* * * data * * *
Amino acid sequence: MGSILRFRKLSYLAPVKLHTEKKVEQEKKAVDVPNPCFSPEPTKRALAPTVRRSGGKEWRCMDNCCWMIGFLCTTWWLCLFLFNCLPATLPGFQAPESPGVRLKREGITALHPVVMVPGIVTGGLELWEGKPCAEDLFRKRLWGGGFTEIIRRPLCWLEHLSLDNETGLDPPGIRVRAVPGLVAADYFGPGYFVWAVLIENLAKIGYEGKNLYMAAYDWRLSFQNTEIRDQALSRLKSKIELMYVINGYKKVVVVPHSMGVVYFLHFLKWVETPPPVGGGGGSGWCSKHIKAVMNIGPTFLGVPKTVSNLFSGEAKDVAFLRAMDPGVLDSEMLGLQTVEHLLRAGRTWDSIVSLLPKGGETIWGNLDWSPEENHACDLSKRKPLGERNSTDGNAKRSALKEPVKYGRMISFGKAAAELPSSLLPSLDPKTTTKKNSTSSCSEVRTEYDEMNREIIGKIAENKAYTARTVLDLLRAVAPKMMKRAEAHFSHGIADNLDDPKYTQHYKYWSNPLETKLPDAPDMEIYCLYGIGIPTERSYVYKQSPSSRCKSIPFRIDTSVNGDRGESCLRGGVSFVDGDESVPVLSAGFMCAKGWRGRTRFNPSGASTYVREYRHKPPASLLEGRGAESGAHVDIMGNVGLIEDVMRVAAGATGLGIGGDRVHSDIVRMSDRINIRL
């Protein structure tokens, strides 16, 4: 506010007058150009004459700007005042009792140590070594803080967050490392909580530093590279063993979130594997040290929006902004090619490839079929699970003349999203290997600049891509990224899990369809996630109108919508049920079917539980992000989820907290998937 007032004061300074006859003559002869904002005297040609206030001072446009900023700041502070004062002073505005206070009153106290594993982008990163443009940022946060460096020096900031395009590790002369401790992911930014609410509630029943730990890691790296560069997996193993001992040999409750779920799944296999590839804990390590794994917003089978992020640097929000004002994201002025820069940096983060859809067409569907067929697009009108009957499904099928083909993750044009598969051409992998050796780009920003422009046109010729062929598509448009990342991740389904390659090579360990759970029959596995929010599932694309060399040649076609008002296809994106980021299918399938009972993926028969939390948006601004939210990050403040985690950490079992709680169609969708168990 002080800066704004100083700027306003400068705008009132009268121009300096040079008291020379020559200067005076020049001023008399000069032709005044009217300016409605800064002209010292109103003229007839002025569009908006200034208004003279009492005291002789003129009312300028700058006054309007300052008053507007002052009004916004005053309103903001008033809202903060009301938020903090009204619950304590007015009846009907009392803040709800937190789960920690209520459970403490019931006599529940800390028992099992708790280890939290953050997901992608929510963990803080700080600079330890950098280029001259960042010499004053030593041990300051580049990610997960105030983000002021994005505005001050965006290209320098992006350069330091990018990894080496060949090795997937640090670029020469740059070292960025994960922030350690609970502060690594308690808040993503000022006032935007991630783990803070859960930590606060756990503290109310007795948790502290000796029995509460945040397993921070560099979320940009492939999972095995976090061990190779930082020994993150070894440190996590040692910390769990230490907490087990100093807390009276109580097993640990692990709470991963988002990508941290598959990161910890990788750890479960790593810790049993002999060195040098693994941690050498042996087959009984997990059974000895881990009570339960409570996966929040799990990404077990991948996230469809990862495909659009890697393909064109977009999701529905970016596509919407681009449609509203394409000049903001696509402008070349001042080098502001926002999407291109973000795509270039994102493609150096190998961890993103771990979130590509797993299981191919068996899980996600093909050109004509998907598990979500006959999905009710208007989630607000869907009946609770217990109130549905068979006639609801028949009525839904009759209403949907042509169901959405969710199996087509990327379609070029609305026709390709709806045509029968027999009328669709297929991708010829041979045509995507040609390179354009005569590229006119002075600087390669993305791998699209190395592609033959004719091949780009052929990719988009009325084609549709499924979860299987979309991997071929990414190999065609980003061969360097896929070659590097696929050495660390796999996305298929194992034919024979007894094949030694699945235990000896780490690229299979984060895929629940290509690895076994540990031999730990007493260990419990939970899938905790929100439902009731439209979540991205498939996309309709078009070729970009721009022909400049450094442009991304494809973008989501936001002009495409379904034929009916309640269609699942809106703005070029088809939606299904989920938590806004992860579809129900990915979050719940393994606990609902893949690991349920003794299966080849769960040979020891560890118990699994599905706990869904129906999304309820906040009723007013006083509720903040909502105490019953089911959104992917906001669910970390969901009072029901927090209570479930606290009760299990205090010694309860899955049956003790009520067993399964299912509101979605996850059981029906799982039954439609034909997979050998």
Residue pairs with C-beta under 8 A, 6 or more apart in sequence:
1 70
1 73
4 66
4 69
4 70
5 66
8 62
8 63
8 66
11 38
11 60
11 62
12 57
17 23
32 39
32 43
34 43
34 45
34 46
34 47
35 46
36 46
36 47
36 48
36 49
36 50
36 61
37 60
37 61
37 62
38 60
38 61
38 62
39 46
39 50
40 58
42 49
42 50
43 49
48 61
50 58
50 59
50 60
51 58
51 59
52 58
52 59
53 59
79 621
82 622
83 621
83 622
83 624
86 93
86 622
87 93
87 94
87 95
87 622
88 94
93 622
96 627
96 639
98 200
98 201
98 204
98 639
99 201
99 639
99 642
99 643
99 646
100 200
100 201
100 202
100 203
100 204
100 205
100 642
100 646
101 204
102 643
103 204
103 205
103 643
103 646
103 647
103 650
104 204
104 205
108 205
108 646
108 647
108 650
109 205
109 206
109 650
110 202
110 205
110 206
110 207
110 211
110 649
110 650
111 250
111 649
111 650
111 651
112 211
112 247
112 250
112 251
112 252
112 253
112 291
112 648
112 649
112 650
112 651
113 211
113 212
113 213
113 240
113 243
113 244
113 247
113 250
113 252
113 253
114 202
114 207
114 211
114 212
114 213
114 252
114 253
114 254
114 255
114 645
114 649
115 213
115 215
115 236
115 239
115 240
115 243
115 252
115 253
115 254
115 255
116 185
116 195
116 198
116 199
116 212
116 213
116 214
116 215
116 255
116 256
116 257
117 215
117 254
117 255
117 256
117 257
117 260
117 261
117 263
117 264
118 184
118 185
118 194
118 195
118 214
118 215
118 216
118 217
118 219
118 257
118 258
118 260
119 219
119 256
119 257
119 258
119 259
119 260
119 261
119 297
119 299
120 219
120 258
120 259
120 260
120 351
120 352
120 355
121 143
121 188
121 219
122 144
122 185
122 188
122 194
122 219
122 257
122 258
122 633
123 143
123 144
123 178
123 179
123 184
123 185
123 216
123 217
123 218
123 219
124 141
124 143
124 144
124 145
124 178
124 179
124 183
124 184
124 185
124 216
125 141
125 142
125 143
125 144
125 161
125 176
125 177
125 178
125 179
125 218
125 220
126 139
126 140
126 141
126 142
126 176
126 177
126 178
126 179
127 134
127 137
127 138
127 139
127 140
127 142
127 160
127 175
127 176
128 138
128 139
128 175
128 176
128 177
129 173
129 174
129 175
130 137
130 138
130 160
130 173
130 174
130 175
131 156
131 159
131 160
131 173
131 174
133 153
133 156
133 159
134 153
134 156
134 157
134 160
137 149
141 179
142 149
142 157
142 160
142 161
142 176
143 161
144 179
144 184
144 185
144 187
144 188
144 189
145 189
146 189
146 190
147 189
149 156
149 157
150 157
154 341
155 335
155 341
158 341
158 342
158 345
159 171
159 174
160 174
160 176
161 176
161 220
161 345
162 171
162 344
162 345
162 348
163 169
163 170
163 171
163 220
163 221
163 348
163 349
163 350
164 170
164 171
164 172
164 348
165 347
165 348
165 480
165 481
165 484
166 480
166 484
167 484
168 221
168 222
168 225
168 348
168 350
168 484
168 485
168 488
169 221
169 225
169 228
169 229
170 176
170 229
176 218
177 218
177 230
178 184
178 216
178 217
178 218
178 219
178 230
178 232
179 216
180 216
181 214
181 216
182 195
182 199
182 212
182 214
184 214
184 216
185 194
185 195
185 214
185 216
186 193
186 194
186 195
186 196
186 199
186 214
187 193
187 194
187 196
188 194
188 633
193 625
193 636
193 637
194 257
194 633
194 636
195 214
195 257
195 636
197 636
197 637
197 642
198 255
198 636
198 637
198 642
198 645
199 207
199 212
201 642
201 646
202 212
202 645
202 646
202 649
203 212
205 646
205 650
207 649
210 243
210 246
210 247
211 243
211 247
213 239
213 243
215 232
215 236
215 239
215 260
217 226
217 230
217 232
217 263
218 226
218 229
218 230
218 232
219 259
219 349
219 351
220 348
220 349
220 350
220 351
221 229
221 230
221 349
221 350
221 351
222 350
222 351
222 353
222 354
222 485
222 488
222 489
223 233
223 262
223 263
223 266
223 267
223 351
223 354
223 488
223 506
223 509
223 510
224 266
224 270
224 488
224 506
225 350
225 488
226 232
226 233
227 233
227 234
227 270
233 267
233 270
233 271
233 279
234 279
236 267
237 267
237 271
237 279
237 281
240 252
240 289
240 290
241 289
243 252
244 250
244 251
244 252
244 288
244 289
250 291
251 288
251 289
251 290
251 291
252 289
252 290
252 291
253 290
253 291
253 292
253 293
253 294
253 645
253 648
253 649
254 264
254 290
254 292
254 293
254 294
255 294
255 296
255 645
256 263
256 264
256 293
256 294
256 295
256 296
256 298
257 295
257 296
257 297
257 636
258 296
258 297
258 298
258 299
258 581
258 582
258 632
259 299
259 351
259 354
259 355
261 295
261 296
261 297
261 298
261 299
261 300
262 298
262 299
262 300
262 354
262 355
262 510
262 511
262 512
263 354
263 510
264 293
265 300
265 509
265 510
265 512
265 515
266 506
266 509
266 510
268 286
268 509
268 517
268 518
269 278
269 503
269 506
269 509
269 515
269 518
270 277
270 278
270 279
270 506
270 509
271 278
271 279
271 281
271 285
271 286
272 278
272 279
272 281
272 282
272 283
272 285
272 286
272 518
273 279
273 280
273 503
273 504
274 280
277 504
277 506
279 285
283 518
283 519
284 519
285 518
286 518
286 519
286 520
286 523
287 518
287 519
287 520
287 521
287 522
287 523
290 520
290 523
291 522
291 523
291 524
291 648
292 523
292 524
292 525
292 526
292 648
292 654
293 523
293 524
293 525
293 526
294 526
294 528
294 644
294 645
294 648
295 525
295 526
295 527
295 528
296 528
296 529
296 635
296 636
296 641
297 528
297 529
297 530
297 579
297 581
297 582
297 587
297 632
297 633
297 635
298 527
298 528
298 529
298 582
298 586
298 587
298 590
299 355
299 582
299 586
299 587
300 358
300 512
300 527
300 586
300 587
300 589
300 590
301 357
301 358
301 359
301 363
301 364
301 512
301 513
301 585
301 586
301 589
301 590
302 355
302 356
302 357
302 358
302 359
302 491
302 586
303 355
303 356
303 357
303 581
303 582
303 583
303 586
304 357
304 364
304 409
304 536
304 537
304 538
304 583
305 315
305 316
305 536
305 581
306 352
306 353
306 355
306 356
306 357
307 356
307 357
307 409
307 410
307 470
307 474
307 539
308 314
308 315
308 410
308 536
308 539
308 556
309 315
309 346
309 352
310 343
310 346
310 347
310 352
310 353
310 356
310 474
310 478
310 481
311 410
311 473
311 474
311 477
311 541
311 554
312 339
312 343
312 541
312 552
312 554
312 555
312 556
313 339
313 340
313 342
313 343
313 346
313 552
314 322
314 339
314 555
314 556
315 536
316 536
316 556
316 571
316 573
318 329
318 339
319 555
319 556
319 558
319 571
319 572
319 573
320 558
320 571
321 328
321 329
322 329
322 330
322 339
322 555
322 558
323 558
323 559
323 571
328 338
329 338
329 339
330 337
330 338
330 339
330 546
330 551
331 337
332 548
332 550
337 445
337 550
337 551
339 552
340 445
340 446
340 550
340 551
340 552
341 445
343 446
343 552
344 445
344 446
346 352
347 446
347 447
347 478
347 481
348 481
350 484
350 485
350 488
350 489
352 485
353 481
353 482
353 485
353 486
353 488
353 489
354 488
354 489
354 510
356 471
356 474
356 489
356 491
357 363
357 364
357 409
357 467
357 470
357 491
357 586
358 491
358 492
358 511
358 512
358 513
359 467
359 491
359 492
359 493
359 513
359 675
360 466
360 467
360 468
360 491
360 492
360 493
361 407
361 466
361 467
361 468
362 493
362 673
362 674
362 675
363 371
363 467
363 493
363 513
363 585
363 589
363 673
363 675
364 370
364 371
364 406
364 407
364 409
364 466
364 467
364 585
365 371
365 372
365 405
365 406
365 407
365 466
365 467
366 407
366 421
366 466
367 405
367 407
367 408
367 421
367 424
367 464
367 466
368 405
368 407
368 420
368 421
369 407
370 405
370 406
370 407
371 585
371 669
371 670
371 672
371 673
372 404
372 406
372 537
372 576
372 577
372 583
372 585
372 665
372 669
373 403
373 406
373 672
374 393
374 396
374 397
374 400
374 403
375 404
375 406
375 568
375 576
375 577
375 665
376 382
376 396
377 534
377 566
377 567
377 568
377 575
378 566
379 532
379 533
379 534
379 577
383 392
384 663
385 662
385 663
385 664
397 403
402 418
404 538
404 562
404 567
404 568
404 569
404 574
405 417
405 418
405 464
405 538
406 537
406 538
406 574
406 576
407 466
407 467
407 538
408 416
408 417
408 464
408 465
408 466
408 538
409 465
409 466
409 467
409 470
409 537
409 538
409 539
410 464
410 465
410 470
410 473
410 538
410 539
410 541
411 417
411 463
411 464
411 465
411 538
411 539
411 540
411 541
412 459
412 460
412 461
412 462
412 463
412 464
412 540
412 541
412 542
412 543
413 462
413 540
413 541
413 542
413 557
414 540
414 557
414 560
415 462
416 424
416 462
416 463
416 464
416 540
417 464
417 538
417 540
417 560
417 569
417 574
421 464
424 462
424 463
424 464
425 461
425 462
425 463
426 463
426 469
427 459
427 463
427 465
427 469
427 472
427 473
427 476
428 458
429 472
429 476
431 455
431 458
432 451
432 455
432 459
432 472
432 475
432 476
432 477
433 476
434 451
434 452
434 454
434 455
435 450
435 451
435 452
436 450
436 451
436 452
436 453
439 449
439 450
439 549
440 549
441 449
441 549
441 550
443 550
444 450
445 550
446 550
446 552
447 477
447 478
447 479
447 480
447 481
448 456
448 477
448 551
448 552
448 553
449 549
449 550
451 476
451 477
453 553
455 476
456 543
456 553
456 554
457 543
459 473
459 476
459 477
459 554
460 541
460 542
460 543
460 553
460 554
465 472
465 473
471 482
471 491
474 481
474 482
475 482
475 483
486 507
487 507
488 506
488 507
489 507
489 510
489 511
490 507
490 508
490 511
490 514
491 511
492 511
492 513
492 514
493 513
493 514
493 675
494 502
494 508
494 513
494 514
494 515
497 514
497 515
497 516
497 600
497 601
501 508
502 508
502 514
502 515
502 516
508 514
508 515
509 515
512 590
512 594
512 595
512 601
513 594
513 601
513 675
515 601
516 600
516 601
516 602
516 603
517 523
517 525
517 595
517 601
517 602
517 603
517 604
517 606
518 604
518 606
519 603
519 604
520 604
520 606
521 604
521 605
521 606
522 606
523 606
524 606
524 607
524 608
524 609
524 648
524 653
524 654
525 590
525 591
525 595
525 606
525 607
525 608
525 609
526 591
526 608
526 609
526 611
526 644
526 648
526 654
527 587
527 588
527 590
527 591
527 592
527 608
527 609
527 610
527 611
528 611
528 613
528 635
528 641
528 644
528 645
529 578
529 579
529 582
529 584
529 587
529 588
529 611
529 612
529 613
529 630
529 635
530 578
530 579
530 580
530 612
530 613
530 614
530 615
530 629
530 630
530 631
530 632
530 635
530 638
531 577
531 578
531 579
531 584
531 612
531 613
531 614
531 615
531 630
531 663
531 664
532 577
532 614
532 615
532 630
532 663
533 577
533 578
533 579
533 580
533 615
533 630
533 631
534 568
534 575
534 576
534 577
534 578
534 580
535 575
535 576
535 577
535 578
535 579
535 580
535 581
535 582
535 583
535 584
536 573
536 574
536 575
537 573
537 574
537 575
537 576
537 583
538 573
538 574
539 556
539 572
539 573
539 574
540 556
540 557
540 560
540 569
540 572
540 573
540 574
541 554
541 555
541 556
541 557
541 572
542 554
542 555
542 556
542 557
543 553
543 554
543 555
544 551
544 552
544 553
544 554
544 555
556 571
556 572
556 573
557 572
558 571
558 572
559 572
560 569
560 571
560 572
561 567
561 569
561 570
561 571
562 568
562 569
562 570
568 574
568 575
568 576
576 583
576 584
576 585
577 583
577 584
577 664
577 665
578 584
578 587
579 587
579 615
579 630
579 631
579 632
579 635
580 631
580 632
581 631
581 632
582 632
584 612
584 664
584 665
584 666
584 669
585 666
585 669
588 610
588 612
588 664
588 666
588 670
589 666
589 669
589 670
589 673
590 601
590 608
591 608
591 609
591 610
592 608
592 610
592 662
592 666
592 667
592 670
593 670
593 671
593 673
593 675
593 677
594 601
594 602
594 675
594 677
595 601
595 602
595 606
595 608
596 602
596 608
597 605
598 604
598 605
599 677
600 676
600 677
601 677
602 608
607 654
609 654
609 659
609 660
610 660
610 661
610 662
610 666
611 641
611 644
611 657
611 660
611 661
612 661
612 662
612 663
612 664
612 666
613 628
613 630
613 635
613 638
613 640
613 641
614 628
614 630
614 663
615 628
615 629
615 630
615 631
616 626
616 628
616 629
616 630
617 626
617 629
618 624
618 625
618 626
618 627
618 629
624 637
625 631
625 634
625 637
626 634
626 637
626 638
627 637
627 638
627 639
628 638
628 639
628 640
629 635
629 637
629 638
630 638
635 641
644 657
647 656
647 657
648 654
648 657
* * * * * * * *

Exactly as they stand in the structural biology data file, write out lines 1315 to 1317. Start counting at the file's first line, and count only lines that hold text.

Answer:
540 574
541 554
541 555